Often reviewers would never dream of giving a satire with such dark undertones and slapstick jokes anything above two stars. I mean, a critic has to maintain his standards and still retain a good image in the eyes of his colleagues, not so?
But forget all those self-made rules. This comedy is so hilarious, so forcibly inventive as well as clever and entertaining, that to give it anything less than a four-star rating might (in my case) be sacrilege. It takes spoofs and send-ups to a new level and actually manages to be funny, satirical, clever and even melancholy at the same time. It proves that it doesn’t matter if you are traditionally built or perceived to be “fat”. You can have just as much fun as any hourglass-spirit such as Rose Byrne and still manage to enjoy life, solve the case and get your man.
The wonderfully quirky Melissa McCarthy, who has put the fun back into being overweight, plays the part of an irresistible CIA operative – almost a Jessica Fletcher with a bad mouth and a wonderfully droll bad-ass attitude. When her partner, played to perfection by Jude Law, disappears from the scene, she is forced to take over and go undercover. She previously served as his eyes and ears by keeping her eye on what happens around him. But now she can actually participate under the strict eyes of a brilliant Allison Jenney.
But it is as unlikely for this plump, exuberant auntie to solve the world’s problems as it is that our president will pay back the Nkandla money, so why still bother? Because the feisty lady is clever, she has more guts and bravery than 10 James Bonds put together, and can discredit any superficial witch who tries to humiliate her.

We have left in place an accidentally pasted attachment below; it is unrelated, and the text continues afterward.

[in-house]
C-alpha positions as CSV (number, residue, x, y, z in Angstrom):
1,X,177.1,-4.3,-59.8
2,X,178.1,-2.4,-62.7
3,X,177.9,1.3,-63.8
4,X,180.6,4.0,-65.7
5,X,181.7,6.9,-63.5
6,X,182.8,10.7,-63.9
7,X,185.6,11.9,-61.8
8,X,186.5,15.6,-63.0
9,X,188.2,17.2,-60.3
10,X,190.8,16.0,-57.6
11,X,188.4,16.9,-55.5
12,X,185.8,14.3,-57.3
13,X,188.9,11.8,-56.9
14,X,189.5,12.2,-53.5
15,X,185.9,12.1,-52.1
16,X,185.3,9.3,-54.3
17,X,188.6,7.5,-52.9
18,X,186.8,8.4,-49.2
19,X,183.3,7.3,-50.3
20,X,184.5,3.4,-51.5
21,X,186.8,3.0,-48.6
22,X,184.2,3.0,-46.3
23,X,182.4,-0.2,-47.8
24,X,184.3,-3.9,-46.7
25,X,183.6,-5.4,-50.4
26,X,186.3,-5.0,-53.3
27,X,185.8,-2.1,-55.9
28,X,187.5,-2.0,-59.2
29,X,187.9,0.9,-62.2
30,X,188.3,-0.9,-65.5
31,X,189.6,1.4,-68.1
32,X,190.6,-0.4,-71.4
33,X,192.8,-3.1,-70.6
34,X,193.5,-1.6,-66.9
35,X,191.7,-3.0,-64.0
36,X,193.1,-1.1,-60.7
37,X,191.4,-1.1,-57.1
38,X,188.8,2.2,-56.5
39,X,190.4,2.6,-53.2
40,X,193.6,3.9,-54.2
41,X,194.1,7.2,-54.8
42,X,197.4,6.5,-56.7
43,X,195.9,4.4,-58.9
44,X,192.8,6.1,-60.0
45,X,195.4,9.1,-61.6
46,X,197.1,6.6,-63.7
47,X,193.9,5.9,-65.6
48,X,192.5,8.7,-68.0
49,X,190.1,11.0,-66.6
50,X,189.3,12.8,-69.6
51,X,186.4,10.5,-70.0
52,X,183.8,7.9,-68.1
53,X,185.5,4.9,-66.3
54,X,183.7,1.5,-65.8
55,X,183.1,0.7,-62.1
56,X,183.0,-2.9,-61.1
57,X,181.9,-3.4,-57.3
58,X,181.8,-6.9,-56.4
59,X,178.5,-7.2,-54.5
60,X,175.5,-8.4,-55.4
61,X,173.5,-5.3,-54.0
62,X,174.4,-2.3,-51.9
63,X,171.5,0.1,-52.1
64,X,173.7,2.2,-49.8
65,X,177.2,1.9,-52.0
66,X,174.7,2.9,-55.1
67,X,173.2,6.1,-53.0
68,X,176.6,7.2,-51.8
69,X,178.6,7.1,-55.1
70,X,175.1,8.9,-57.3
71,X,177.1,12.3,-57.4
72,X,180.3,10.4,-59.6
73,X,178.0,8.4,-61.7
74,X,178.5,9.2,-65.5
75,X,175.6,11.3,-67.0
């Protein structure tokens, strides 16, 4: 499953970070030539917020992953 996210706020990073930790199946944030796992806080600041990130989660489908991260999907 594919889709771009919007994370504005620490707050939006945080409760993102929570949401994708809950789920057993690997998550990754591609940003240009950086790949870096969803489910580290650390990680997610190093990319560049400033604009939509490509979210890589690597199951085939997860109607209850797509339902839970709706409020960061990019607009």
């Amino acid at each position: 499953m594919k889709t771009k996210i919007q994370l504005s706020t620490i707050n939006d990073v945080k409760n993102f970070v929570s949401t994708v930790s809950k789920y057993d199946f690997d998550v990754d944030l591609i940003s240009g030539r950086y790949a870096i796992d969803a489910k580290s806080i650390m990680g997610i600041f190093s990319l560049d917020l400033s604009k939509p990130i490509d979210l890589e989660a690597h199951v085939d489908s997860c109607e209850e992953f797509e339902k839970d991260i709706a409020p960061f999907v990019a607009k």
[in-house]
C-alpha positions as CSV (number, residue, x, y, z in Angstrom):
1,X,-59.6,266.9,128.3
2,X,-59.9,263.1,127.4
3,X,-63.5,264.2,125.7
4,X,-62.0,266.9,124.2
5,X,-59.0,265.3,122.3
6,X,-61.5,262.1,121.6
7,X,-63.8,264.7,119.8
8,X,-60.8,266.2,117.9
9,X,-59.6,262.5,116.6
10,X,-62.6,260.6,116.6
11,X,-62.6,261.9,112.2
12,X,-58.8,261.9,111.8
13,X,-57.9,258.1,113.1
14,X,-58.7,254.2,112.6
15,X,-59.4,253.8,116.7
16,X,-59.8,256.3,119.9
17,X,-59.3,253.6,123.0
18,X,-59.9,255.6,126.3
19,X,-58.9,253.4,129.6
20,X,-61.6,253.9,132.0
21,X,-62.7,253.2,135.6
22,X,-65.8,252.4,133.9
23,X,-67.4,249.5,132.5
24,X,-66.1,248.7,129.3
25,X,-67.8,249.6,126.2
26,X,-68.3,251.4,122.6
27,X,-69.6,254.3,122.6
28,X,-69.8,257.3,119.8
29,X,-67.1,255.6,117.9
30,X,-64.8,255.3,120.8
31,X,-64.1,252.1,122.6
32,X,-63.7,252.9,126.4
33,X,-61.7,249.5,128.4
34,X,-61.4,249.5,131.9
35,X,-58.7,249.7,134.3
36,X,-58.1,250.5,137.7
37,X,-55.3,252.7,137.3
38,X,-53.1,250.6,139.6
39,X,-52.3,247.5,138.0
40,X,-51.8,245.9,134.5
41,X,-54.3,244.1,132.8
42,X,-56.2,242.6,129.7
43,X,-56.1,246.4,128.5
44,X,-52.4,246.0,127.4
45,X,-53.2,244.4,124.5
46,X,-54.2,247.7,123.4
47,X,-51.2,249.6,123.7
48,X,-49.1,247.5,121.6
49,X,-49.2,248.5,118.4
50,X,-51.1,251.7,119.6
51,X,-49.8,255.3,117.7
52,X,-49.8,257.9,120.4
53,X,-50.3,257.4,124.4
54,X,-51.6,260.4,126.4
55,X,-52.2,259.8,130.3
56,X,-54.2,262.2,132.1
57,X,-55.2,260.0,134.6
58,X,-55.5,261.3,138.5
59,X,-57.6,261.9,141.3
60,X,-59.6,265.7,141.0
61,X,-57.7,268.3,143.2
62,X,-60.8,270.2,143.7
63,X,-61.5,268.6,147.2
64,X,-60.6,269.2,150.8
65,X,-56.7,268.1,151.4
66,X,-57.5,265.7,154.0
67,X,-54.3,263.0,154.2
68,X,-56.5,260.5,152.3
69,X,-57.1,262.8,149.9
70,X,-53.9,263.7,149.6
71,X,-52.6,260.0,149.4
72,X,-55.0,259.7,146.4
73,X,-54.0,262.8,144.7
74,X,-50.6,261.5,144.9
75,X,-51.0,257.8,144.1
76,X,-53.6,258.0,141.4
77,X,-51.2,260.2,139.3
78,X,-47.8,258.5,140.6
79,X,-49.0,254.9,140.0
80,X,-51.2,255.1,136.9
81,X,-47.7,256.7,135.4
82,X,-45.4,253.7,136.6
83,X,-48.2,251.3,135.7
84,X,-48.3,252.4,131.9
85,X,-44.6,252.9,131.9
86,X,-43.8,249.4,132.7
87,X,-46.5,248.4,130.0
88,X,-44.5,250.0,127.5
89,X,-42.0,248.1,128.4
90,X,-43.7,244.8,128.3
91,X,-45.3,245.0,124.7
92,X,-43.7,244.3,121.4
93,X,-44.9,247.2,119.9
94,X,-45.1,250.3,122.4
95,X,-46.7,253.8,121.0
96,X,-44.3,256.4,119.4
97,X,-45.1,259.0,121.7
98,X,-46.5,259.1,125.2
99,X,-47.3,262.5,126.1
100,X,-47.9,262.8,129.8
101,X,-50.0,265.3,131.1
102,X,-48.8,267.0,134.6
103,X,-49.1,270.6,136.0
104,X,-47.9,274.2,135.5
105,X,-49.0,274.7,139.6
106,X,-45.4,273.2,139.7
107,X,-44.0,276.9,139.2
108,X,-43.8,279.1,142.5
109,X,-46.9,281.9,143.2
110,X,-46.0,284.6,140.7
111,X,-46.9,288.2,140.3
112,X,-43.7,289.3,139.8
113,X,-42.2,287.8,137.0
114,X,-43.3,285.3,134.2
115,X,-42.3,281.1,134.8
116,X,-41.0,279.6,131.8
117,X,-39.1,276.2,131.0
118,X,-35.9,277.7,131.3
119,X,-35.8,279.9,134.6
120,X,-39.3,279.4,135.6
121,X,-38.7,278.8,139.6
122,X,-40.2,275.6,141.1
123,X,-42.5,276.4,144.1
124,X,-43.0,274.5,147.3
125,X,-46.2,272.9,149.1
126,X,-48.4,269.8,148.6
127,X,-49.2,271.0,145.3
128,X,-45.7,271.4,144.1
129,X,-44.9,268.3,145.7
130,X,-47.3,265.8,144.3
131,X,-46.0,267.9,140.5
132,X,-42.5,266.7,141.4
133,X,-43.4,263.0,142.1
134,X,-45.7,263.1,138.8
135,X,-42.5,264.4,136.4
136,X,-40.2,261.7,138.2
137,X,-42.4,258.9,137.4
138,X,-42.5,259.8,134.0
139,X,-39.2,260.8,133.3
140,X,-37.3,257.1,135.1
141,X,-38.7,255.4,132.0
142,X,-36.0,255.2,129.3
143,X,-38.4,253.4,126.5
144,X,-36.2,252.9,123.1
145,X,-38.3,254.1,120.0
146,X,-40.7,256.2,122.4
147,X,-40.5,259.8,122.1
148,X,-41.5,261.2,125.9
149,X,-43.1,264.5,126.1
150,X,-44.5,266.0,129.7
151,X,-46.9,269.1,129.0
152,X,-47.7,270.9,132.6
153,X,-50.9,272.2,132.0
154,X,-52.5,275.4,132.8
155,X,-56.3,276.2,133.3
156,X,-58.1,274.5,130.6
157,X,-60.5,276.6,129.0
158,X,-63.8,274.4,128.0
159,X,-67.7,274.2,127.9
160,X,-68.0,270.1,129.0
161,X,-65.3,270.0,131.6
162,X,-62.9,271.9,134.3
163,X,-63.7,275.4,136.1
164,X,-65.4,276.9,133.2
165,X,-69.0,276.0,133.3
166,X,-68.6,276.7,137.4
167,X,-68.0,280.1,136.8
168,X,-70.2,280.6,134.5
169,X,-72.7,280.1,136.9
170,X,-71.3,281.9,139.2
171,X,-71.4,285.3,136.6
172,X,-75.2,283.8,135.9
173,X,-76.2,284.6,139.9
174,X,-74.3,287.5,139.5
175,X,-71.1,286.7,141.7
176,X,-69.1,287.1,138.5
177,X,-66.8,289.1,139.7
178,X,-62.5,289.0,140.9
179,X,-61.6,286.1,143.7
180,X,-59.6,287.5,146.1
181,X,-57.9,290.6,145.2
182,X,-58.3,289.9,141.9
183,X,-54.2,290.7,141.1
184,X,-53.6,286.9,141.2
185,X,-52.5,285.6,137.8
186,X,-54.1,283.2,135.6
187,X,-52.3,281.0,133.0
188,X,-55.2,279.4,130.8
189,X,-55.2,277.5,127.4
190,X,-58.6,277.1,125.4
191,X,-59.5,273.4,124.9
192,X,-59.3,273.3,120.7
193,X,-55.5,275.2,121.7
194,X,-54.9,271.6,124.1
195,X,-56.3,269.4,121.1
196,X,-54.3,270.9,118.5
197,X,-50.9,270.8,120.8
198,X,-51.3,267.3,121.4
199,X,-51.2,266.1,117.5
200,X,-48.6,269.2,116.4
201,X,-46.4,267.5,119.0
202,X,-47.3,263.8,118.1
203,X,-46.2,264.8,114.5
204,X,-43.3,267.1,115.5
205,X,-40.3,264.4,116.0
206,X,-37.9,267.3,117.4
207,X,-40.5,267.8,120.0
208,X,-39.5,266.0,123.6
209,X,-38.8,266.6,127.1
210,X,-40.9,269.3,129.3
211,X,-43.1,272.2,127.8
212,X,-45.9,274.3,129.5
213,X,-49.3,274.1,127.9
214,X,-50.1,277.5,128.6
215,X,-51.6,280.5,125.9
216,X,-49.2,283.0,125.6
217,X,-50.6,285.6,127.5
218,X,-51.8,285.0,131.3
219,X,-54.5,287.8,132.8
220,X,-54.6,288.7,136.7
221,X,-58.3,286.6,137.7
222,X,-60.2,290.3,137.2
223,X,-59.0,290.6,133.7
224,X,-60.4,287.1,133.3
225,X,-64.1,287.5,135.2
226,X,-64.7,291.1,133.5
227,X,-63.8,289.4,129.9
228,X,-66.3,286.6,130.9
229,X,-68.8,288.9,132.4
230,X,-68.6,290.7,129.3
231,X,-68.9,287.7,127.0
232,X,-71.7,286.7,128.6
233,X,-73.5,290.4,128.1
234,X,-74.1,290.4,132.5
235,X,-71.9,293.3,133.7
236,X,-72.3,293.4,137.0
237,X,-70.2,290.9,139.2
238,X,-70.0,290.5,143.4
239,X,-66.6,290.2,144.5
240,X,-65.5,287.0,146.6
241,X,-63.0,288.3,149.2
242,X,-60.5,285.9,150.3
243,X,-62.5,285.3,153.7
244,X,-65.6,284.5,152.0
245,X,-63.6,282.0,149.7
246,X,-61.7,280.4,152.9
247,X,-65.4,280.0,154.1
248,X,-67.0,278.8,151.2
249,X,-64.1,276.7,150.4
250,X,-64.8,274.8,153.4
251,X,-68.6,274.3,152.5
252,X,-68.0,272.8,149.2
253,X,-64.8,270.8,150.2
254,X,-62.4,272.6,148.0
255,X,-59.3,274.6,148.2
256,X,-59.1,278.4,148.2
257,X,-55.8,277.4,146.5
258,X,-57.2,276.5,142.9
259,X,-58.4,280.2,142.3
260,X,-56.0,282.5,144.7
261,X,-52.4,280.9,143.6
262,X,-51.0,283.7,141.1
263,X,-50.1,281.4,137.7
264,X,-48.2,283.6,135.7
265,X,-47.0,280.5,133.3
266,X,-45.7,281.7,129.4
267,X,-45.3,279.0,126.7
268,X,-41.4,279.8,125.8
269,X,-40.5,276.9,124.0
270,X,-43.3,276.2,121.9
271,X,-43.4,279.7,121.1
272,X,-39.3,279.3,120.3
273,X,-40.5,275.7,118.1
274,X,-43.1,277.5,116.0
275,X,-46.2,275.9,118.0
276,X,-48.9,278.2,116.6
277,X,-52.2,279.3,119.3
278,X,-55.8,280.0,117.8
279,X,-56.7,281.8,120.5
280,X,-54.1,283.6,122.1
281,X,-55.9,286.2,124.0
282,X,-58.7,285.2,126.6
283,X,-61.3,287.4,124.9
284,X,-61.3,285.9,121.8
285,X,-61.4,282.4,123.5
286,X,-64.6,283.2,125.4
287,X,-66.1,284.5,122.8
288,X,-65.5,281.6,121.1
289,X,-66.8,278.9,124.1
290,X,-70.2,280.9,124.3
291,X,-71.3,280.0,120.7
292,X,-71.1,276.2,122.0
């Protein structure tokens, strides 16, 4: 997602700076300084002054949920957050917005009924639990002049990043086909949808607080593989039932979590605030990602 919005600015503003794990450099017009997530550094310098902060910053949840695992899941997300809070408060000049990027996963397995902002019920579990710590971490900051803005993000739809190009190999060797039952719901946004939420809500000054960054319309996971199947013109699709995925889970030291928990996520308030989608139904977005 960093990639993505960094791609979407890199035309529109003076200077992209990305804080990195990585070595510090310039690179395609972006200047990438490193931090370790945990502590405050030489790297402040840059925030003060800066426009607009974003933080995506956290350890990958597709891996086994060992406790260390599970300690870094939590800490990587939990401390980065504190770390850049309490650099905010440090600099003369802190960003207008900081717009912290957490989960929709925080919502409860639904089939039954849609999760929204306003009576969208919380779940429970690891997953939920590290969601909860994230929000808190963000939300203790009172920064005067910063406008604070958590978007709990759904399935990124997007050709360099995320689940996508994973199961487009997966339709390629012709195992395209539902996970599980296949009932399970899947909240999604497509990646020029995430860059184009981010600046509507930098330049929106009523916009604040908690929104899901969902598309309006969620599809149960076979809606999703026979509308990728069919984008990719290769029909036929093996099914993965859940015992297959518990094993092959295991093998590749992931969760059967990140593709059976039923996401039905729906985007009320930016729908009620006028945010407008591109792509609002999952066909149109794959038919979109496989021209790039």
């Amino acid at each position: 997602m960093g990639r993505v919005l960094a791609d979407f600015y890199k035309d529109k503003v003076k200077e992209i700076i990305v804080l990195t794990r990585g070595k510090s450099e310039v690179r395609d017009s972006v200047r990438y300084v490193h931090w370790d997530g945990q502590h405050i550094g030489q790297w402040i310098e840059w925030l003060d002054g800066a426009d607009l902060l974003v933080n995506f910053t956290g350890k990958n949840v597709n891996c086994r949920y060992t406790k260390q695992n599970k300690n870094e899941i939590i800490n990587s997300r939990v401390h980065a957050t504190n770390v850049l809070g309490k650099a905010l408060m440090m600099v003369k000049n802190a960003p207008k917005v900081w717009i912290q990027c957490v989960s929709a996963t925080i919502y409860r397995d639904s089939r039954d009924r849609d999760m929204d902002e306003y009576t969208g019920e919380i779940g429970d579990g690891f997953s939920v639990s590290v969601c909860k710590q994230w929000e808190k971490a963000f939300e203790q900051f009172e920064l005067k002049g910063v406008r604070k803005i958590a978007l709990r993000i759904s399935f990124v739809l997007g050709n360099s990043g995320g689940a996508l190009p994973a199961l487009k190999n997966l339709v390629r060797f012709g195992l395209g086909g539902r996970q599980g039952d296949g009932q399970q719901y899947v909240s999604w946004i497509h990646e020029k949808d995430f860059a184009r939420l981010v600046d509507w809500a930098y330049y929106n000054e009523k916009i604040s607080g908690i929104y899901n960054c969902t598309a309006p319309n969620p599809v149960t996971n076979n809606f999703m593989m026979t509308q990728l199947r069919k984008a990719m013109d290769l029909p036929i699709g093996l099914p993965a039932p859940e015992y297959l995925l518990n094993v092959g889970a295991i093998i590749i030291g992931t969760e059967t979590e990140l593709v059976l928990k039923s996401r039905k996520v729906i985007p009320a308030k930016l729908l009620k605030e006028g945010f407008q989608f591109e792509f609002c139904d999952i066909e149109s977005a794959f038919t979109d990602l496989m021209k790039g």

The film is extremely clever. It sets up Jude Law and Jason Statham as the heroes and you expect her to be their masculine majesty’s sidekicks. But in fact she is the heroine who saves the day and doesn’t need them at all. Just witness how the guys mess up the cases they are involved in. This is where Susan (McCarthy) steps in. With a good-hearted spirit, sweeping courage and a serious sense of self-effacing humour, she manages to win the day.
The acting of everybody concerned, especially the unselfconscious McCarthy, is top class. The script has some wonderful one-liners, but also places McCarthy in situations in which you laugh with, as well as at her and she doesn’t give a damn. She has a job to do and by Jove she will do it! She also manages to convince us she can actually pull this incredibly complicated case off.
Make no mistake: you will laugh your heads off. With its infectious humour, sharp eye for the ridiculous and clever use of humour and slapstick, this comedy will blow you right out of your boring orbit around going to work, visiting the gym and picking up the kids after school. See it!